As a central part of President Barack Obama’s health-care law, Americans will soon be able to obtain insurance through federal exchanges. But how, exactly, will people apply for coverage?
In March, a draft of the Obama administration’s application form was released online. Unfortunately, the form was complex, long and immensely difficult to navigate. Skeptics asked a reasonable question: How can the law possibly work, if people can’t understand the forms they need to fill out to get insurance in the first place?
Last week, the Department of Health and Human Services released a radically revised application form, and there’s excellent news. It’s much simpler. For single people, it consists of just five pages -- and only two of those pages have a lot of questions on them. The form shouldn’t take much more than five minutes to fill out. An online option should be faster still.
For people with families, the form is a bit longer (11 pages), yet the questions are straightforward, simple and jargon-free. Remarkably, the new federal applications compare favorably with those used by the private sector, which has a strong economic incentive to make it easy for people to enroll.
Although the tale of the streamlined health-insurance application form has a happy ending, it also offers three general lessons. In the future, regulators need to take account of them.
The first lesson is that complex forms and requirements can seriously undermine federal and state programs. Consider the Free Application for Federal Student Aid, completed by 14 million households every year. The Fafsa, as it is called, includes more than 100 questions. It is almost as long as the Internal Revenue Service’s Form 1040. Evidence demonstrates that the student-aid form has had a substantial, negative effect on college attendance, merely because it is so difficult to complete.
In fact, a simplified process for receiving federal aid has been shown to produce a large increase in college attendance -- comparable to the increase that would be produced by giving applicants several thousand additional dollars in aid. Fortunately, the federal government has taken steps to fix the problem. Recent efforts to reduce the complexity of the Fafsa are having a major impact.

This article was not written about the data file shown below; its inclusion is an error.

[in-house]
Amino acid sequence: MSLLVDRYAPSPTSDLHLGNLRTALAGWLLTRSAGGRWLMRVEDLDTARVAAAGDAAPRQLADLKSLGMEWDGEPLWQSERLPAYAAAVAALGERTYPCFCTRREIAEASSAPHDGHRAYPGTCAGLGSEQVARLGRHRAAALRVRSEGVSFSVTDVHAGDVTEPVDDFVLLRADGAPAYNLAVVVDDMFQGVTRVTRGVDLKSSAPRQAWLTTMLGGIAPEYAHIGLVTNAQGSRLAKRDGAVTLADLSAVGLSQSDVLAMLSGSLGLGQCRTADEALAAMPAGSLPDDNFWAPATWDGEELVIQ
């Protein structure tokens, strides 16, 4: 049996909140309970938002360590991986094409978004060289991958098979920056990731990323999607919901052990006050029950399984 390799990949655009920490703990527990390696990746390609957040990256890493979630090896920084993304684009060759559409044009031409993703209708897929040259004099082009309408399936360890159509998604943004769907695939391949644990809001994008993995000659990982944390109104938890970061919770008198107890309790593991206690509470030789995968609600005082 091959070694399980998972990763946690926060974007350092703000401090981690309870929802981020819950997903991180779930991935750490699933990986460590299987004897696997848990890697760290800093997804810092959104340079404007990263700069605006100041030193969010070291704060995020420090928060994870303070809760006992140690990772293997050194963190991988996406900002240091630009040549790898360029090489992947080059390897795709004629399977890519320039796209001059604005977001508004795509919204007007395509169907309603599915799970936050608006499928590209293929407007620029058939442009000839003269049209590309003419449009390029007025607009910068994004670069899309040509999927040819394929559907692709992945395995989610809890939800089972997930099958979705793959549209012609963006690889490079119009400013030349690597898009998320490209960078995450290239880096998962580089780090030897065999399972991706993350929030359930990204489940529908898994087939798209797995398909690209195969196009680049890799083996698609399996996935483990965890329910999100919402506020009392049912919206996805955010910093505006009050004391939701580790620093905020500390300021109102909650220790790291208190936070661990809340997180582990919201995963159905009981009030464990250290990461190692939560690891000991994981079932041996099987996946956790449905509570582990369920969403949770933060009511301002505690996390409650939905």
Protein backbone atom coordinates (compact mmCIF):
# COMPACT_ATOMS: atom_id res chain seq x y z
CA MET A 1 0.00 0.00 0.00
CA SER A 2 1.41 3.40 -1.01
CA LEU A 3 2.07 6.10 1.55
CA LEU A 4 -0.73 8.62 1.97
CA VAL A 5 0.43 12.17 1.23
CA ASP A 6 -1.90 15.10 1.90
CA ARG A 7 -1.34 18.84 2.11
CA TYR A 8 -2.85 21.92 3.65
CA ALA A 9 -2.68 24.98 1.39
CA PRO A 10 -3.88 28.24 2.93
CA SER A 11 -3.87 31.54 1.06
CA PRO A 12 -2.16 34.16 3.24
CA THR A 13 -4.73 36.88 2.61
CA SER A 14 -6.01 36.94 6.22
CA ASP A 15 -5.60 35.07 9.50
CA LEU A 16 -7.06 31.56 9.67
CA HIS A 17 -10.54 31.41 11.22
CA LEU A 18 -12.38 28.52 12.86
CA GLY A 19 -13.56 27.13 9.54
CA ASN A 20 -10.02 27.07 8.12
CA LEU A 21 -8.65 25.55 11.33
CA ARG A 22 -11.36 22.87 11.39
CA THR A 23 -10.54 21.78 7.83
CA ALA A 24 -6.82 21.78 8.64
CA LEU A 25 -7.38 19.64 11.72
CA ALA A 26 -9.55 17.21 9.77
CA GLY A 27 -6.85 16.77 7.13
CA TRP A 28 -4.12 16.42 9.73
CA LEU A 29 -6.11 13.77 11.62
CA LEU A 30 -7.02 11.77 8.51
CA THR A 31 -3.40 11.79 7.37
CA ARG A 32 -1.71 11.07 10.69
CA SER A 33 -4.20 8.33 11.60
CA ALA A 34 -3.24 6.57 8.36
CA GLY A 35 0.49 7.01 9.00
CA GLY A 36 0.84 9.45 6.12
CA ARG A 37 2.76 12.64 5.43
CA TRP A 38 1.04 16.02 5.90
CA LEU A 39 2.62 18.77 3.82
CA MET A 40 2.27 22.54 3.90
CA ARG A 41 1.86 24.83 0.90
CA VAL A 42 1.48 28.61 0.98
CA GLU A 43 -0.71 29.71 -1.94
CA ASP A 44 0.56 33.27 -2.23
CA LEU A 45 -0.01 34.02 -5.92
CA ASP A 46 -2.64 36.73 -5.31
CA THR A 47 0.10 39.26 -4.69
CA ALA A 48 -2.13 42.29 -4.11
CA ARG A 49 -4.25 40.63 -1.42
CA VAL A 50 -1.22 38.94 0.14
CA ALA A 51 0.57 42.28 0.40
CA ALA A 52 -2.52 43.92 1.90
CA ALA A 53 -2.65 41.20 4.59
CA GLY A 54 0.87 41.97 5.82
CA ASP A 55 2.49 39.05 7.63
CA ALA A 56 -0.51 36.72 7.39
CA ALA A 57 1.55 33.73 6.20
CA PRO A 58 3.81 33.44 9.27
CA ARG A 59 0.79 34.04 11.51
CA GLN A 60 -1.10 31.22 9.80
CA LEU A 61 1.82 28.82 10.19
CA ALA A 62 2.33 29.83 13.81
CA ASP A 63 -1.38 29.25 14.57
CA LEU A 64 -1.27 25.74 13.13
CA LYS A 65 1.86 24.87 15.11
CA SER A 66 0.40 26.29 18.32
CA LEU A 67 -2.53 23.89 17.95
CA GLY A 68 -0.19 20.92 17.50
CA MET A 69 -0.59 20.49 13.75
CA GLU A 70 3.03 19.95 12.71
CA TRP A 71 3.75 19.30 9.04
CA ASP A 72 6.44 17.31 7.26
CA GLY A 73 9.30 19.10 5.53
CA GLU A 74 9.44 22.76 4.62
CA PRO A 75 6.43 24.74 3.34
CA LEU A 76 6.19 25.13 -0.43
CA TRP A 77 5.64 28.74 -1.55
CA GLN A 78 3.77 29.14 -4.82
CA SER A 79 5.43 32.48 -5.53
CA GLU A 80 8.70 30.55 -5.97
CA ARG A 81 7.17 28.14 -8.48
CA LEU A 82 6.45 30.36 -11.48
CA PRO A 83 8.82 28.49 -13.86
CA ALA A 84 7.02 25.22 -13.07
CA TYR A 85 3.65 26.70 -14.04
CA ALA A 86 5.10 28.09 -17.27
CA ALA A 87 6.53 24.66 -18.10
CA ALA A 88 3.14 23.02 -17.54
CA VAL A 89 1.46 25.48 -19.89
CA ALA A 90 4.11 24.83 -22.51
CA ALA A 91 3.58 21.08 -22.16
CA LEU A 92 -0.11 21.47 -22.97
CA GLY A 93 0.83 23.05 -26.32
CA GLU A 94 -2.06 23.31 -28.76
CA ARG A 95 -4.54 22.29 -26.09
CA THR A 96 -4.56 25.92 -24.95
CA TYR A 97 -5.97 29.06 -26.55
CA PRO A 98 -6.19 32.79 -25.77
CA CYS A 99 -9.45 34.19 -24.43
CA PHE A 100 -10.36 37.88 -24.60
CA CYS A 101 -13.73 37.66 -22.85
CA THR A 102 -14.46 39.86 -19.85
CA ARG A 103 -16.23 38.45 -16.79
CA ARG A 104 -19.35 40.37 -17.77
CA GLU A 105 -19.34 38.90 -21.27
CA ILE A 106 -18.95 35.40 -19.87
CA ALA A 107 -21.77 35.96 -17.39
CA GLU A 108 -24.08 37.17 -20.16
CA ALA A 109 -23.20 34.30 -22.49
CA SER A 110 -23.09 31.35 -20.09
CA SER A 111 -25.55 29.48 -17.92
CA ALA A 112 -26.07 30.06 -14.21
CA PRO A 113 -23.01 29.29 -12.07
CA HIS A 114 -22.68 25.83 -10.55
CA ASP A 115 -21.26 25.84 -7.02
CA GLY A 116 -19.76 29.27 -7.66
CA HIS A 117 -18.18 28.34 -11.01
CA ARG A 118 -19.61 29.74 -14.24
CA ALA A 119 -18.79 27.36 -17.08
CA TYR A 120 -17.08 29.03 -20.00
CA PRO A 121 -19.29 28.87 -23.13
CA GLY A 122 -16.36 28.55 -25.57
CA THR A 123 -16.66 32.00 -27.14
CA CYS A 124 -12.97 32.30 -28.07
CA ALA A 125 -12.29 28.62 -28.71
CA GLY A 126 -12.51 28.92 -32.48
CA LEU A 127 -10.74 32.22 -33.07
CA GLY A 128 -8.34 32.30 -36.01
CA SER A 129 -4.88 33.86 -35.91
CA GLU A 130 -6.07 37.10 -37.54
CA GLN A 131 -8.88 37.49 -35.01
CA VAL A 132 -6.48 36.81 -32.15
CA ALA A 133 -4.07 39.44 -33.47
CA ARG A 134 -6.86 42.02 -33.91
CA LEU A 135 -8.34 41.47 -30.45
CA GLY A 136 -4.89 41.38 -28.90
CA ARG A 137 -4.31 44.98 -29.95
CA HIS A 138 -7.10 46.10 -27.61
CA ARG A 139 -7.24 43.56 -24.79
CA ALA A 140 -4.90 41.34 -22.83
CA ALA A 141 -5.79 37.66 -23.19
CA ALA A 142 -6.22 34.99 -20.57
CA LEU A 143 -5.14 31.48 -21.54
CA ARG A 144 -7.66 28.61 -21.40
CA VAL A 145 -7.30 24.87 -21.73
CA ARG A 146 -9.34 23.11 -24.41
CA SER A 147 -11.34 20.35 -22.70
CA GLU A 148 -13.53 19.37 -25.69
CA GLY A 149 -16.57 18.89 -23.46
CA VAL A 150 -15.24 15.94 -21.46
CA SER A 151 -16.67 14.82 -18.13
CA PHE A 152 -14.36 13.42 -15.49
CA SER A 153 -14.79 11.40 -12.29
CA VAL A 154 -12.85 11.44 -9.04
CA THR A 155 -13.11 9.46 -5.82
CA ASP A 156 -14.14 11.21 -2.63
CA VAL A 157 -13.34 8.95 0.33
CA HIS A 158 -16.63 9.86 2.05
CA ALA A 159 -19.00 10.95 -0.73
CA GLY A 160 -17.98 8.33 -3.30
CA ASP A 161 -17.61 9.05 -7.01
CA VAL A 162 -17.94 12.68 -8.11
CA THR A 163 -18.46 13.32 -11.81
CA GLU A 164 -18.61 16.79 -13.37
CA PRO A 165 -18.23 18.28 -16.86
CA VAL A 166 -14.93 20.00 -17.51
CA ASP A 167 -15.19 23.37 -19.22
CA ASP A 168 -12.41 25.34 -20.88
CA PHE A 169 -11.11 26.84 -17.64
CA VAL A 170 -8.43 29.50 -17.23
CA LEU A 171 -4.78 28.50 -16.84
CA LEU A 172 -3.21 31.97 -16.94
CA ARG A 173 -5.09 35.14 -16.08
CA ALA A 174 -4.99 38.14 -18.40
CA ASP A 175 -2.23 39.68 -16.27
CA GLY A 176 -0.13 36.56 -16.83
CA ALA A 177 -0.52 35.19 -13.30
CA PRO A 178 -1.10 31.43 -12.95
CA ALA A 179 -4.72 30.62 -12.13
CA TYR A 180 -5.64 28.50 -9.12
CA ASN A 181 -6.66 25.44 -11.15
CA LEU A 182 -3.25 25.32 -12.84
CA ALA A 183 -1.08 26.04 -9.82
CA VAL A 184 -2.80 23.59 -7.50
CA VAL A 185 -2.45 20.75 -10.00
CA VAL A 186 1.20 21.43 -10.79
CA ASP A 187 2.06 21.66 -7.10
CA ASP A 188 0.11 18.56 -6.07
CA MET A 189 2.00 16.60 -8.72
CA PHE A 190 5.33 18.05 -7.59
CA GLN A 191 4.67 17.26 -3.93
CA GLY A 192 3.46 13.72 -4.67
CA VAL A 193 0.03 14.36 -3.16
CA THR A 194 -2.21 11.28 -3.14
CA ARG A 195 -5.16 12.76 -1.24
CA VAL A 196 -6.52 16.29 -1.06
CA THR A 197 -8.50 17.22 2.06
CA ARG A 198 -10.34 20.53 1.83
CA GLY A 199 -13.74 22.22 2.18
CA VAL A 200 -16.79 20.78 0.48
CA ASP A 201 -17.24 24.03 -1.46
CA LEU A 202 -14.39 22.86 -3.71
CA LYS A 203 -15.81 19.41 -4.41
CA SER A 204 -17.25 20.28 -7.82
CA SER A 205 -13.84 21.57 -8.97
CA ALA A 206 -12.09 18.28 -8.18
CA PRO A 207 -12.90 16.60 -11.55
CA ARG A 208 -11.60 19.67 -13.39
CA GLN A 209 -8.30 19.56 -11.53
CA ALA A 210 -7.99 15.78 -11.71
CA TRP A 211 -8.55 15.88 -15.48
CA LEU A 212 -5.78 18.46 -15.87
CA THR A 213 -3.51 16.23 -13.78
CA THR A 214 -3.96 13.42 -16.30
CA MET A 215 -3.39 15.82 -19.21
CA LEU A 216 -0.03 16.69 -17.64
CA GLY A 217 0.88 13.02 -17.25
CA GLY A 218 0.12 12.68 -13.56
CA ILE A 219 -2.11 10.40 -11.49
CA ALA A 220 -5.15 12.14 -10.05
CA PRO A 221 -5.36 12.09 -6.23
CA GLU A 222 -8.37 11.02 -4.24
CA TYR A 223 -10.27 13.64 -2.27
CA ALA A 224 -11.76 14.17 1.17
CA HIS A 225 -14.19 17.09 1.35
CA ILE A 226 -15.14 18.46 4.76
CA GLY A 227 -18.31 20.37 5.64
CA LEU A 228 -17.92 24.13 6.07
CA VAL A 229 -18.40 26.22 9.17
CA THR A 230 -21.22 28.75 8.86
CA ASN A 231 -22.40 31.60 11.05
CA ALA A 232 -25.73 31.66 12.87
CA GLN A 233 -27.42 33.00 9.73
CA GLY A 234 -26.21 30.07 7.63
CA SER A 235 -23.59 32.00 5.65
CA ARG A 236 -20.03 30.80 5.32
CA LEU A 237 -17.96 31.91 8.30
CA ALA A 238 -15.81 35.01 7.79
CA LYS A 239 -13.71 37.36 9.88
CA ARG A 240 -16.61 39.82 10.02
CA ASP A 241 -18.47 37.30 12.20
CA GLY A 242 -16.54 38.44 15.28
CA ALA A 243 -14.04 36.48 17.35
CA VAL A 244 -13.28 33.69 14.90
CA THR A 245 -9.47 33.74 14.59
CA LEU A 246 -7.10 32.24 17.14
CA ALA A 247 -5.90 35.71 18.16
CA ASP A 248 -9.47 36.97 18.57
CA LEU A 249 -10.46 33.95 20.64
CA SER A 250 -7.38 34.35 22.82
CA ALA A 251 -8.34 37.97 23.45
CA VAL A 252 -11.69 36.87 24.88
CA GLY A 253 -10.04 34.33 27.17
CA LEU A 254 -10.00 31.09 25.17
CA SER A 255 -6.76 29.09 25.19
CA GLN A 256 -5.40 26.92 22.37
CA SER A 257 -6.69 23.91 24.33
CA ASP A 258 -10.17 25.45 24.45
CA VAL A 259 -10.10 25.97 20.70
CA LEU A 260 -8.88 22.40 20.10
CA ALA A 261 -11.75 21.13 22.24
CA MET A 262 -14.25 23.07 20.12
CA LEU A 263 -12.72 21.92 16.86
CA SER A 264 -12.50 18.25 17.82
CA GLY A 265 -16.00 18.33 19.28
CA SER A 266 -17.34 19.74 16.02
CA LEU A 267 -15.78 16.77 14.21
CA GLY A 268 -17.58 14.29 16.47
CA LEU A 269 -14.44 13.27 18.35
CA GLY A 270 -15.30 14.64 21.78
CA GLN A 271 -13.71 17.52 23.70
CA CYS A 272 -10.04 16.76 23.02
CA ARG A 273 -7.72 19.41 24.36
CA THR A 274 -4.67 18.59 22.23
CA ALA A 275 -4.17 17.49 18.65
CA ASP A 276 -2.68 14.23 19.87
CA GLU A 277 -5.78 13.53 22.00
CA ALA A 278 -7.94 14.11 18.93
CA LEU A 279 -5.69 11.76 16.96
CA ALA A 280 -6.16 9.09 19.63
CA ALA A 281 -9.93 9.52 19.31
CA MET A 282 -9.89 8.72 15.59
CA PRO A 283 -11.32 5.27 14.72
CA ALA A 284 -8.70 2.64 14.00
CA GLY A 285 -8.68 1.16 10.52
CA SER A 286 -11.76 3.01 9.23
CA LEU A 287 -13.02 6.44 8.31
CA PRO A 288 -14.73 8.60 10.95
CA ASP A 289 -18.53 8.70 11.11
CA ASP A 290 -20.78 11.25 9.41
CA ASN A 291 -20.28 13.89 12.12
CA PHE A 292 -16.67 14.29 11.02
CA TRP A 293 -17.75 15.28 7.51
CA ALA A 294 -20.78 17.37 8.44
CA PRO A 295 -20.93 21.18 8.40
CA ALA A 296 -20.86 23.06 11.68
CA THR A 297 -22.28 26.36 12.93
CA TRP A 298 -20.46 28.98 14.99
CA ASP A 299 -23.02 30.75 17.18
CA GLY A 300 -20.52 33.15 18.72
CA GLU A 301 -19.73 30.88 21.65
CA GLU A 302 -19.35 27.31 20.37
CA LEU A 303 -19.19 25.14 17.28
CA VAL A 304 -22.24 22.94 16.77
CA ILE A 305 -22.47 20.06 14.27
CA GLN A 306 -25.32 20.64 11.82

Application forms may seem like a trivial matter, but complexity can make it less likely that small businesses will be able to get loans, that developers will be able to obtain permits, that poor children will qualify for free meals, and that citizens will understand (and comply with) the law.
Complexity can also impose significant costs -- as reflected in the stunning fact that Americans spend more than 9 billion hours on federal paperwork requirements every year.
The second lesson is that federal forms should be carefully tested in advance, to ensure that people can understand them and to ferret out undue complexity.
Have you ever visited a new town and asked a local how to get to the nearest gas station? You might well receive incomprehensible instructions, ending with a terrifying phrase: “You can’t miss it!” Regulators can be a lot like that.
In such cases, the local usually isn’t being cruel or mischievous. The problem is that he knows his own town. What he doesn’t realize is that outsiders don’t.
Those who produce federal forms tend to be specialists, and they have no trouble understanding what they produce. All too often, they fail to gauge whether ordinary people will also be able to understand them. The results can include unnecessary complexity, confusion and frustration. In testing the forms, there is no substitute for asking people to fill them out and learning whether the paperwork is simple and navigable.
The third lesson is that with respect to the health-care law, what matters is people’s actual experience, not the length and detail of underlying law. Many critics of the law note that it is 905 pages, full of detail and jargon. Isn’t that a horrible problem?
Not necessarily. Consider modern smartphones and tablets. The underlying technology is far from simple. On the contrary, it is so complex that it could have been barely imagined as recently as a decade ago. A lot of pages went into its creation. For consumers, however, the underlying complexity doesn’t much matter, because the user’s experience is easy and intuitive. Even small children can use iPads.
True, Obama’s health-care law isn’t exactly an iPad, but it can be carried out in a way that minimizes confusion and complexity. Its central goals will be achieved only if it succeeds in doing so. There is a very long way to go. Last week’s announcement was a big step in the right direction.
(Cass R. Sunstein, the Robert Walmsley University Professor at Harvard Law School, is a Bloomberg View columnist. He is the former administrator of the White House Office of Information and Regulatory Affairs, the co-author of “Nudge” and author of “Simpler: The Future of Government.” The opinions expressed are his own.)
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